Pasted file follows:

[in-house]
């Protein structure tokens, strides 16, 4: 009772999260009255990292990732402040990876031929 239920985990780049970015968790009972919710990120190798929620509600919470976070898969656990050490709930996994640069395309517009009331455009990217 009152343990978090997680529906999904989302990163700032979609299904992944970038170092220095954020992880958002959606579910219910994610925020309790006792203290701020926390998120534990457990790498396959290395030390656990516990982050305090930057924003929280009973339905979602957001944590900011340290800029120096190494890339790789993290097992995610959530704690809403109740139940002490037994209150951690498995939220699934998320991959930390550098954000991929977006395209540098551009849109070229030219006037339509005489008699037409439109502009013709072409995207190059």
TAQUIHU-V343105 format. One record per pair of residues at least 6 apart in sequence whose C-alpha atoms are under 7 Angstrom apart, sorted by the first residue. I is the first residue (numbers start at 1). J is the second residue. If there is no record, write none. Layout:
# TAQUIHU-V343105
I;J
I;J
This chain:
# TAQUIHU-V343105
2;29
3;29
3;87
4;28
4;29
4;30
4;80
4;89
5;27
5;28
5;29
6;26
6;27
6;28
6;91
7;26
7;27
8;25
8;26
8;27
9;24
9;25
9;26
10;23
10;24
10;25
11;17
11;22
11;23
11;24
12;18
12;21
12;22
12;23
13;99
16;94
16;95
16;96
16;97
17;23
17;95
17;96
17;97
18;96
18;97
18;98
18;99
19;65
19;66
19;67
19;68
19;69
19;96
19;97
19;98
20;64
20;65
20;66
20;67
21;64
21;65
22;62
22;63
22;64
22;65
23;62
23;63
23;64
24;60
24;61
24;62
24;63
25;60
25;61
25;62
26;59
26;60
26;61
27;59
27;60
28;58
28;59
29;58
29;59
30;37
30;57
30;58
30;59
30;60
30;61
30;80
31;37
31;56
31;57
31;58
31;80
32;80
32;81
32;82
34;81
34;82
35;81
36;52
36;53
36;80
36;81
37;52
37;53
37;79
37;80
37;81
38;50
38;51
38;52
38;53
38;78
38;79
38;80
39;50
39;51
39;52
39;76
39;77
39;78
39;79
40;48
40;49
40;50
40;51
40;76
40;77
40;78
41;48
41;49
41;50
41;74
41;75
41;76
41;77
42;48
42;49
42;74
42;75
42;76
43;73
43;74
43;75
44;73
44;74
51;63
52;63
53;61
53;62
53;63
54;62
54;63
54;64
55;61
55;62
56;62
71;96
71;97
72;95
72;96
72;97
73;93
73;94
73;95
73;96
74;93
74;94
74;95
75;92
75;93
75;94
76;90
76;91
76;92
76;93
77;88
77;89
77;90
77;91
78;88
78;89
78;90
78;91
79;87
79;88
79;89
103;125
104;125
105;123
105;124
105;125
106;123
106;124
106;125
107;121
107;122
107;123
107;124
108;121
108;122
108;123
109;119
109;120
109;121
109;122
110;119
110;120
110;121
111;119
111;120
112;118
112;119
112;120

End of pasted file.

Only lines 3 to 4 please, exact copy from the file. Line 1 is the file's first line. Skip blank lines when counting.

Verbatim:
TAQUIHU-V343105 format. One record per pair of residues at least 6 apart in sequence whose C-alpha atoms are under 7 Angstrom apart, sorted by the first residue. I is the first residue (numbers start at 1). J is the second residue. If there is no record, write none. Layout:
# TAQUIHU-V343105